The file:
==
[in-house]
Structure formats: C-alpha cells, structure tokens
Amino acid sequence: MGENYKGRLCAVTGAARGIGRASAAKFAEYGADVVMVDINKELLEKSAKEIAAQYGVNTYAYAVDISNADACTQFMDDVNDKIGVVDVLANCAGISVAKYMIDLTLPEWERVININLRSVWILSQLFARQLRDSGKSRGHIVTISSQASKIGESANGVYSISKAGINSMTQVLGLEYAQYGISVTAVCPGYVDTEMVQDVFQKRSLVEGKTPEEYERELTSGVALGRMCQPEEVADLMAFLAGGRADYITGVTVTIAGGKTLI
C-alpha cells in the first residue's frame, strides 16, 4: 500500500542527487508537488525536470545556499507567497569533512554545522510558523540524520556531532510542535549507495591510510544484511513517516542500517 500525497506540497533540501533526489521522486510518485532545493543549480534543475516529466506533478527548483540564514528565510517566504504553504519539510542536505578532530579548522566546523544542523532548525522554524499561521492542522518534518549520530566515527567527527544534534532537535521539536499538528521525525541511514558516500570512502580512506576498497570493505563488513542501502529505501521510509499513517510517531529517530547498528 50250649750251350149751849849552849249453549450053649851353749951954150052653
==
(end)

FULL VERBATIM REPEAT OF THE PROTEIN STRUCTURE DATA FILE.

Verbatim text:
[in-house]
Structure formats: C-alpha cells, structure tokens
Amino acid sequence: MGENYKGRLCAVTGAARGIGRASAAKFAEYGADVVMVDINKELLEKSAKEIAAQYGVNTYAYAVDISNADACTQFMDDVNDKIGVVDVLANCAGISVAKYMIDLTLPEWERVININLRSVWILSQLFARQLRDSGKSRGHIVTISSQASKIGESANGVYSISKAGINSMTQVLGLEYAQYGISVTAVCPGYVDTEMVQDVFQKRSLVEGKTPEEYERELTSGVALGRMCQPEEVADLMAFLAGGRADYITGVTVTIAGGKTLI
C-alpha cells in the first residue's frame, strides 16, 4: 500500500542527487508537488525536470545556499507567497569533512554545522510558523540524520556531532510542535549507495591510510544484511513517516542500517 500525497506540497533540501533526489521522486510518485532545493543549480534543475516529466506533478527548483540564514528565510517566504504553504519539510542536505578532530579548522566546523544542523532548525522554524499561521492542522518534518549520530566515527567527527544534534532537535521539536499538528521525525541511514558516500570512502580512506576498497570493505563488513542501502529505501521510509499513517510517531529517530547498528 50250649750251350149751849849552849249453549450053649851353749951954150052653